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If I bought some shares of a stock over a year ago, and some within the last year, is there some way I can sell the shares I bought over a year ago without paying additional taxes? I know in the United States there is a higher tax rate on stock sales within one year, and I want to avoid that. However, I believe the stock may have reached a peak, and want to get rid of as much of it as possible.

Will the stock broker (Charles Schwab) know which shares I am selling so I can sell the older ones and not the recent ones?

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    Have you asked them? – Michael Aug 4 '17 at 15:55
  • When selling stock you should be able to "choose lots" so that you can explicitly sell the older shares. Do you not see that as an option? – D Stanley Aug 4 '17 at 15:55
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Most brokers I've worked with will automatically assume you're selling the shares you've owned the longest.

That said, some brokers (and probably most now!) offer tools for you to tell them which shares you want to consider you sold. This is because, well, in the old days when gold nuggets laid in the streets and angels danced as you walked, you had to track your basis on your own and were able to declare which lots you sold when preparing your taxes. Now that brokers in the US are responsible for tracking basis, and auto-reporting it to the IRS, it is probably important that you and the broker be on the same page.

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Charles Schwab allows you to configure your lots. You can pick Tax lot Optimizer to do what you are looking for you.

There are other other options as well. Please have a look at this url for the different options:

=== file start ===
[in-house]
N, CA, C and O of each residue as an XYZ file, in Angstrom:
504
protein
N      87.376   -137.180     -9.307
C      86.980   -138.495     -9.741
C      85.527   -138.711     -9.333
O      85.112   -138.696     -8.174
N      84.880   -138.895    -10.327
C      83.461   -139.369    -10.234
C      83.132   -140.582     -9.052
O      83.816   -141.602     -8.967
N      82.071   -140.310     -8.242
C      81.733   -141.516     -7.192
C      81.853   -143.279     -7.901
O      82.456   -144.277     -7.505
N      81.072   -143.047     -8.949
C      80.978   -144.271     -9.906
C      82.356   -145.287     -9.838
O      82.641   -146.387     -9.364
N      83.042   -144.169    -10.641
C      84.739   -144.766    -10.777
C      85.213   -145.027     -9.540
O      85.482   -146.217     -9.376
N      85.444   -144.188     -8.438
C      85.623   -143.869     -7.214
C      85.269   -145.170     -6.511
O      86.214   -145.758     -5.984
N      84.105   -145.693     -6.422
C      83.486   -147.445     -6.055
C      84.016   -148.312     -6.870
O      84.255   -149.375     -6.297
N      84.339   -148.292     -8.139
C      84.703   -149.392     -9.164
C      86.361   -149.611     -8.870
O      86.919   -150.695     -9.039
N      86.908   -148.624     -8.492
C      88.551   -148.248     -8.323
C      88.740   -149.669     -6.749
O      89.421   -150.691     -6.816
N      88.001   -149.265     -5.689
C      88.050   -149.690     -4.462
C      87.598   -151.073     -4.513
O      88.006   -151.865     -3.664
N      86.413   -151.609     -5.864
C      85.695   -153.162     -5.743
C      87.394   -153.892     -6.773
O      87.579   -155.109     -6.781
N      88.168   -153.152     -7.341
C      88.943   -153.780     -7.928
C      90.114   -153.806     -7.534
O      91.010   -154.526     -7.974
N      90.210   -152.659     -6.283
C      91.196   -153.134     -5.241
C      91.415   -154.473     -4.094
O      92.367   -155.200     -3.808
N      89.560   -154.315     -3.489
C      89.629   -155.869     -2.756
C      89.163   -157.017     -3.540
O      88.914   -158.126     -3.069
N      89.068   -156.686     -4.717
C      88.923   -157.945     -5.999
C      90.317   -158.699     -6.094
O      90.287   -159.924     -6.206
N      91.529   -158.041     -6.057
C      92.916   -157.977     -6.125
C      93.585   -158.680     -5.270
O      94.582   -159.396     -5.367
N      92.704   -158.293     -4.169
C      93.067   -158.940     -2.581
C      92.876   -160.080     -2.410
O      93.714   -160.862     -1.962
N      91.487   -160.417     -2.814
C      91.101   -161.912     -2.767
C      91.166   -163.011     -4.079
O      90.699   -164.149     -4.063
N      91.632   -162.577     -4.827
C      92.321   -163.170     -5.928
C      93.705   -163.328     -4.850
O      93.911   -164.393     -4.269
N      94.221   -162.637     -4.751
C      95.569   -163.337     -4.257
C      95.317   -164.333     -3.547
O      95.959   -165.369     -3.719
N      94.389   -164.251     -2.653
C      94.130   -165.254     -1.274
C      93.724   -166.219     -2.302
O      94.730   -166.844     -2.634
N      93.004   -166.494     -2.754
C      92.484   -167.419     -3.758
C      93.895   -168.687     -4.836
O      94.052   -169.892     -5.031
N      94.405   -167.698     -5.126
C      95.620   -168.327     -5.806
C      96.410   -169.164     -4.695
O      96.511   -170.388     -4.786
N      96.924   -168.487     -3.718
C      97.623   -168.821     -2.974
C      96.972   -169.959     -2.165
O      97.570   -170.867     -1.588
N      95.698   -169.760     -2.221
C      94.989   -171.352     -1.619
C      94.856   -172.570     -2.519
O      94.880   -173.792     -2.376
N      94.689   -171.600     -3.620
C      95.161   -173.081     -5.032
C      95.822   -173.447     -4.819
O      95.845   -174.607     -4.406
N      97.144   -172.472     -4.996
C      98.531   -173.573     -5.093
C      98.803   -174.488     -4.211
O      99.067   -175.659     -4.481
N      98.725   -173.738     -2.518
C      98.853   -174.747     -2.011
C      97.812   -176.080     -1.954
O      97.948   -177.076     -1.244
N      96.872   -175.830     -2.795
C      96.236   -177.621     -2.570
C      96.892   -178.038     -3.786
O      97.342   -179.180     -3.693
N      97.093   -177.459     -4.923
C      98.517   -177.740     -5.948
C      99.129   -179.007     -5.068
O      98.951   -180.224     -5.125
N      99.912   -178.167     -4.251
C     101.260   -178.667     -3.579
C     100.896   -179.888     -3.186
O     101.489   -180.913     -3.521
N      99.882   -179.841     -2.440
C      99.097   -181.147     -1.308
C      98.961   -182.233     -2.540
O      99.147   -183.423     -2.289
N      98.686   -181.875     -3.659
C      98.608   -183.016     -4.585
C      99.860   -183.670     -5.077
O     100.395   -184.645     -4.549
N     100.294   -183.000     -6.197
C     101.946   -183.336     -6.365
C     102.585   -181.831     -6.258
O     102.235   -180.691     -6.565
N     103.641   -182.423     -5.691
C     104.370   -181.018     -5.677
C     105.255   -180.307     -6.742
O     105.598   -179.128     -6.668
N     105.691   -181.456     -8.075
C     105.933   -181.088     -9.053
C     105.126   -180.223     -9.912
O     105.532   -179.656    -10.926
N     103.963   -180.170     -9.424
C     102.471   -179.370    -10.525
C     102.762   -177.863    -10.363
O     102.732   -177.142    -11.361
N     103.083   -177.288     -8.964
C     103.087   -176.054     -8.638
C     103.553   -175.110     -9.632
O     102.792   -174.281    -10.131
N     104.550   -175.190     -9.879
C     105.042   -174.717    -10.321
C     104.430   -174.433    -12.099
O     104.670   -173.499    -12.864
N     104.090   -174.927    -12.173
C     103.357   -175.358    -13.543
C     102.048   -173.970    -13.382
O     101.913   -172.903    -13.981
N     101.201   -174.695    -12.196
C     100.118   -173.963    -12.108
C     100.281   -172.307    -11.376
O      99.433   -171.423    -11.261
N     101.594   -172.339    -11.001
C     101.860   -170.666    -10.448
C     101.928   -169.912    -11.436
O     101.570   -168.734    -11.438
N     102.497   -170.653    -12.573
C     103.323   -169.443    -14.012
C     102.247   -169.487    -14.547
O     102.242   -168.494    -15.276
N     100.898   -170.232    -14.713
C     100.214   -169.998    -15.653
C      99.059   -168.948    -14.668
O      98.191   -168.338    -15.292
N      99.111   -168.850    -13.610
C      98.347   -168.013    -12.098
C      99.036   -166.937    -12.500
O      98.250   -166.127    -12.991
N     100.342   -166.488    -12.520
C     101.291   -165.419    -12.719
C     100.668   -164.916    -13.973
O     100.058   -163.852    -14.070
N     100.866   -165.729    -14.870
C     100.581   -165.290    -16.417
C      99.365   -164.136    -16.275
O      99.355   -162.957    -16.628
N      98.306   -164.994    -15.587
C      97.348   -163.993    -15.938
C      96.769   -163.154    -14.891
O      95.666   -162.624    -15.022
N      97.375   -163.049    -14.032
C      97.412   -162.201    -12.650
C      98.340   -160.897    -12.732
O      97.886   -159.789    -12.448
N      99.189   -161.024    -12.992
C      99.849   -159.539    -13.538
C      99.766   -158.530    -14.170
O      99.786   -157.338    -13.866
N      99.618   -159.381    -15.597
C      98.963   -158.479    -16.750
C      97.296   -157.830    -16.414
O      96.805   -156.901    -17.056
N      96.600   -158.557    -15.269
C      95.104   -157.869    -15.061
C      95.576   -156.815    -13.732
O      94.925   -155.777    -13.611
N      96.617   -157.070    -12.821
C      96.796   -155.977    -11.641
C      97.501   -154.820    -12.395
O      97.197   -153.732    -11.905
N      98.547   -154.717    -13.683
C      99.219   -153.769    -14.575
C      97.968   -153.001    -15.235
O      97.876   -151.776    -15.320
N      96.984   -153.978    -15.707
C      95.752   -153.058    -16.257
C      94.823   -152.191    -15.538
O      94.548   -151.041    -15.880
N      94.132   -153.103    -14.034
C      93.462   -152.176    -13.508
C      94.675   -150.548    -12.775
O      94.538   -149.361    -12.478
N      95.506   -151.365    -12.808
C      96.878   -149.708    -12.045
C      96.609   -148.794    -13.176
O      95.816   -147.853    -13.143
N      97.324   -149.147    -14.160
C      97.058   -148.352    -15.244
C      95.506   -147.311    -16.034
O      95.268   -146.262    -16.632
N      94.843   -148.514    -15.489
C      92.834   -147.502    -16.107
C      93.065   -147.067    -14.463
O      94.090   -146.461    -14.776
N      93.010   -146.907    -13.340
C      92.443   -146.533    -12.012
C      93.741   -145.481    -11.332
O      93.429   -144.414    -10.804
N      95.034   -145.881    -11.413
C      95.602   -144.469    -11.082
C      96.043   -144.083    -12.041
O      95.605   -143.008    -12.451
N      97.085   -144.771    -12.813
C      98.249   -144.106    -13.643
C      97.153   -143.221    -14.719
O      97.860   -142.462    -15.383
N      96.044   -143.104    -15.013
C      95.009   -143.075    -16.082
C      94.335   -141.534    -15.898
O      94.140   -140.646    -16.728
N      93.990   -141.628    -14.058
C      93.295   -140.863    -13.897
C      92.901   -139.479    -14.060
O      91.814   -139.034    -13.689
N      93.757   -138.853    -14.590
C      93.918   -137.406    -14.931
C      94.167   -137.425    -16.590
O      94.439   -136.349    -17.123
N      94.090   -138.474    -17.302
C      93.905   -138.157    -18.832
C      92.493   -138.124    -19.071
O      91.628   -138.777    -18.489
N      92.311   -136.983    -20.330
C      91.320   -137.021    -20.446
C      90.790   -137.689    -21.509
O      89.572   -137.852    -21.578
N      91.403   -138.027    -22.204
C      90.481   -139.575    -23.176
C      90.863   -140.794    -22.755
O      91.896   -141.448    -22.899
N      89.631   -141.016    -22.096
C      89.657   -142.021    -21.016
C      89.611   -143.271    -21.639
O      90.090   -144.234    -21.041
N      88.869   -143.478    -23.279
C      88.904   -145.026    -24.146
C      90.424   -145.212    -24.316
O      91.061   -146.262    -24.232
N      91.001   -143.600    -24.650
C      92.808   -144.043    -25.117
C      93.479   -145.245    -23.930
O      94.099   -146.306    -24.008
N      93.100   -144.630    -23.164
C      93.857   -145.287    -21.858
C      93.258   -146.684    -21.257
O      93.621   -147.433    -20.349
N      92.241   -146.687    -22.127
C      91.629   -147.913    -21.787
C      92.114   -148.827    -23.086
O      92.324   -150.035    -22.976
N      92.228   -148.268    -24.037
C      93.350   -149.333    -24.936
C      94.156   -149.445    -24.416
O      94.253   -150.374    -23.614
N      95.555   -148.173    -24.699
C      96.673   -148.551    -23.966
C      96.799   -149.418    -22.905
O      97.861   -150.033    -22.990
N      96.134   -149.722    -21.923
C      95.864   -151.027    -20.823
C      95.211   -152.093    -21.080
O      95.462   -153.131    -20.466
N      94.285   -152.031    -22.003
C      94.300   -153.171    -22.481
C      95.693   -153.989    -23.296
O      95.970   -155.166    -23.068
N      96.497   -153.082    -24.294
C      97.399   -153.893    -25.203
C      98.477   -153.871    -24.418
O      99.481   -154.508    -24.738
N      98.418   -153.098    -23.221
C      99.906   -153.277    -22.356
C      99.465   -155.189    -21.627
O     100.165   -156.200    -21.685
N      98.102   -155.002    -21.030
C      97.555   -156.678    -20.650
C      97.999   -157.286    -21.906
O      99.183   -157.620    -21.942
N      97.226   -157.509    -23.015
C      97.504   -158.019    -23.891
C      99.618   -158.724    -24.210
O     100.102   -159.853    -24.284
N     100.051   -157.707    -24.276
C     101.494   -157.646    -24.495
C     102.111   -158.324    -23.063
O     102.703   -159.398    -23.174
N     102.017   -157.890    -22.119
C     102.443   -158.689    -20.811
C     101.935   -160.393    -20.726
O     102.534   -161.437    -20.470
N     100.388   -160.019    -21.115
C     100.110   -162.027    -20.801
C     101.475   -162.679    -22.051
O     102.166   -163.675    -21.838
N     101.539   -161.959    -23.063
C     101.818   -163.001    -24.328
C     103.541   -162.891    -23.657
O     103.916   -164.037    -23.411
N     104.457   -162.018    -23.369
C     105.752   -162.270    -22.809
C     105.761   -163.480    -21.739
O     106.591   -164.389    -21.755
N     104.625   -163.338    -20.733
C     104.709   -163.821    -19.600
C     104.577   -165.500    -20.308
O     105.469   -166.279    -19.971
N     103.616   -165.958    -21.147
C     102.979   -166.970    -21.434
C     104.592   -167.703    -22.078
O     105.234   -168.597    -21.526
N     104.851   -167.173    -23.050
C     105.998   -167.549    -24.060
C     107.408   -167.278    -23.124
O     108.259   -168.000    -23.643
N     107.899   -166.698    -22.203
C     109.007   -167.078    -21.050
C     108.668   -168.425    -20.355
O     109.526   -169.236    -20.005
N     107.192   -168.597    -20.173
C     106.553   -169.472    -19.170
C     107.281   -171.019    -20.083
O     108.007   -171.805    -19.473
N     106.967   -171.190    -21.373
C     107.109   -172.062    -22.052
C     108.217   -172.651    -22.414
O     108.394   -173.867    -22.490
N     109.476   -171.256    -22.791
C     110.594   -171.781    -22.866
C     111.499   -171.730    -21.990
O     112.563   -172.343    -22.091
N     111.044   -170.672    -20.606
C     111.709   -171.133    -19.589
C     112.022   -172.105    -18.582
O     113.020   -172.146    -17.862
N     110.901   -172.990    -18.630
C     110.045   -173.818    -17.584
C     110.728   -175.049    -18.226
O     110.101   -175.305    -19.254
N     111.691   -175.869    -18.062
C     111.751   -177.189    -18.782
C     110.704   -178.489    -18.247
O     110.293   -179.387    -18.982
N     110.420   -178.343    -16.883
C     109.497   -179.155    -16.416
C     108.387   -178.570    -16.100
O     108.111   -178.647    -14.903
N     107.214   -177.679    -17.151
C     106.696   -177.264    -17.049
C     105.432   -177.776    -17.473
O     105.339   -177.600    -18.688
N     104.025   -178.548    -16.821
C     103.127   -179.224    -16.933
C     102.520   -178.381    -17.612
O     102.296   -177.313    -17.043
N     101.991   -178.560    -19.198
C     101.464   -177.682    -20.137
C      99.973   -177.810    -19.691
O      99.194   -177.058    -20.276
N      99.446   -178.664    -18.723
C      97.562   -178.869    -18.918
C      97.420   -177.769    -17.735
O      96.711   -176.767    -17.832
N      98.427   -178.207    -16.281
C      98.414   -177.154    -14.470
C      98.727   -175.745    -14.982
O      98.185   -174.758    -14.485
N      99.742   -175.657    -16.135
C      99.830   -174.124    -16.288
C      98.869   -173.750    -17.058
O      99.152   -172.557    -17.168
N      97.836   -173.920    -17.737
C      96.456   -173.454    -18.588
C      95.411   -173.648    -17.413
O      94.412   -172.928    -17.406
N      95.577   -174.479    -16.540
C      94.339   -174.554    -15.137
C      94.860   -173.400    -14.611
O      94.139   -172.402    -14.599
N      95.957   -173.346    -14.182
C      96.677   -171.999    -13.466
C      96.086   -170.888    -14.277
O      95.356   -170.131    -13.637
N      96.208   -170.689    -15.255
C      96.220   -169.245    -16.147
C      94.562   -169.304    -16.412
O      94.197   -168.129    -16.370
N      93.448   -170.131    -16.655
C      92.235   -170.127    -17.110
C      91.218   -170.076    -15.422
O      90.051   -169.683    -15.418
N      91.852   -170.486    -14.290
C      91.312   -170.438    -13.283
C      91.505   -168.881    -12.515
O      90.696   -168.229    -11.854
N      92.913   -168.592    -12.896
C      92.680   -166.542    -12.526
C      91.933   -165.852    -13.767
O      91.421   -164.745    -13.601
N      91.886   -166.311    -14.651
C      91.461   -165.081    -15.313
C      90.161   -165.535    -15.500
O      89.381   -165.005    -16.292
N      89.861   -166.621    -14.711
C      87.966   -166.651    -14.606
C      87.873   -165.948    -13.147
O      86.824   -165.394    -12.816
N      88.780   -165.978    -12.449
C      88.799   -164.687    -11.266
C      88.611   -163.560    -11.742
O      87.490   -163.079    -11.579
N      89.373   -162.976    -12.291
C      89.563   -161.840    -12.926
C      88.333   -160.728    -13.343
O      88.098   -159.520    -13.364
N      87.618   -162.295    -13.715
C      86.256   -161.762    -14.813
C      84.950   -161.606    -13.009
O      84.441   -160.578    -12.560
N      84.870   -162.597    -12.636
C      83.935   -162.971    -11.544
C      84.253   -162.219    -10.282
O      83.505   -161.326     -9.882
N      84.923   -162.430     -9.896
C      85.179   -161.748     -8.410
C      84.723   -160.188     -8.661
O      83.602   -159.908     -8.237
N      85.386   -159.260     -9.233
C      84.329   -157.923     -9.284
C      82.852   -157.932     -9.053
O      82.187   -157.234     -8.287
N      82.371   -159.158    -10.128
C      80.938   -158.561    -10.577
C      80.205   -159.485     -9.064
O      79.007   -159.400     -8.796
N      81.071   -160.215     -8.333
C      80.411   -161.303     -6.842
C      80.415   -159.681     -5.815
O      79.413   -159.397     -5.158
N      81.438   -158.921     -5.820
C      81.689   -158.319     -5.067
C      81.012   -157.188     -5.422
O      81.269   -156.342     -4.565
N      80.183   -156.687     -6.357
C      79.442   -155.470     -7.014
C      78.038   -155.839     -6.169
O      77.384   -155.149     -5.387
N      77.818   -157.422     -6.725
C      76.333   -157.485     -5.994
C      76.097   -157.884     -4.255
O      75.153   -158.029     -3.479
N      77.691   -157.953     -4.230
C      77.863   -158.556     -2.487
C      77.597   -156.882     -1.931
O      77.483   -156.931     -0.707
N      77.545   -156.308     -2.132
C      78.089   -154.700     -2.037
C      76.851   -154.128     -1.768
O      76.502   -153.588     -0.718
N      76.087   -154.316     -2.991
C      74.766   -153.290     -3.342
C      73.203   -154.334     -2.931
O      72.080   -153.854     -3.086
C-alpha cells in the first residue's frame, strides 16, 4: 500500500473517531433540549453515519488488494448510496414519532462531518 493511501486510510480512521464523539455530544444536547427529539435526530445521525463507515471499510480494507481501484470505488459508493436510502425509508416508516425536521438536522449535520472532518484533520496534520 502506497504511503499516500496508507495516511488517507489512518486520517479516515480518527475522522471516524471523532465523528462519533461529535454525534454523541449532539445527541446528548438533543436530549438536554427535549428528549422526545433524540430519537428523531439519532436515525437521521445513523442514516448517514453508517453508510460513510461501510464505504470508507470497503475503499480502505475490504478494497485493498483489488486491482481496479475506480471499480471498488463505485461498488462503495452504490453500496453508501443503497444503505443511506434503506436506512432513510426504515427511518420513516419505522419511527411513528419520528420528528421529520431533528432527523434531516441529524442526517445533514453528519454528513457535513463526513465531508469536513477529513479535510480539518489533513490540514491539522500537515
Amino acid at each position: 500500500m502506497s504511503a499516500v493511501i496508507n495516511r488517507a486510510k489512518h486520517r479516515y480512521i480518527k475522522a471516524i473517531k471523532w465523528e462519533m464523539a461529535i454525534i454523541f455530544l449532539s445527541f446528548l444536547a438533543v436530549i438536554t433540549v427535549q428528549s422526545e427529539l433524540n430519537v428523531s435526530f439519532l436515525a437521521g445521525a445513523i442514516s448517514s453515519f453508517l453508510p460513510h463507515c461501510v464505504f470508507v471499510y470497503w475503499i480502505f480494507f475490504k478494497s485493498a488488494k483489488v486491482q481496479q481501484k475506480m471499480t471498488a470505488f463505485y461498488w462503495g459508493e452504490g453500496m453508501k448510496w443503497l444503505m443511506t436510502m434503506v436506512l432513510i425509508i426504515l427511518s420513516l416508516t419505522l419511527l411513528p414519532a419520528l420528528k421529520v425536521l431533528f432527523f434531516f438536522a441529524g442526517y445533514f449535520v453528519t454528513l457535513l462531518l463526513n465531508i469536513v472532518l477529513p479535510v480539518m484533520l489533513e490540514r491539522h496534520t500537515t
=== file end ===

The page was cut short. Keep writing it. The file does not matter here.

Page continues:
http://help.streetsmart.schwab.com/edge/1.22/Content/Cost%20Basis%20Method.htm

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What you want is FIFO.. but here are other tax lots to give you an idea:

  • FIFO: First In First Out - Simply put this tax lot will sell the oldest security lots in your account first.
  • LIFO: Last In Last Out - Simply put this tax lot will sell the most recent security lots in your account first.
  • Highest Cost: This method selects the security lots that have the highest cost basis and sells them first; this is to limit gains.
  • Lowest Cost: This is the exact opposite of the above.
  • Tax Harvester: This method will sell security lots in a way to minimize capital gains tax. Ex: If you have a lot where you have unrealized gains, and another with unrealized losses. When you go to sell, it will strategically sell the unrealized gains lot first then the unrealized loss to offset the gains.

Depending on your brokerage, you can change the tax lot per order or set a tax lot as default. In your situation, if you want to sell your entire position, it wouldn't really matter what tax lot you choose - you will incur a short term gains tax and a long term.

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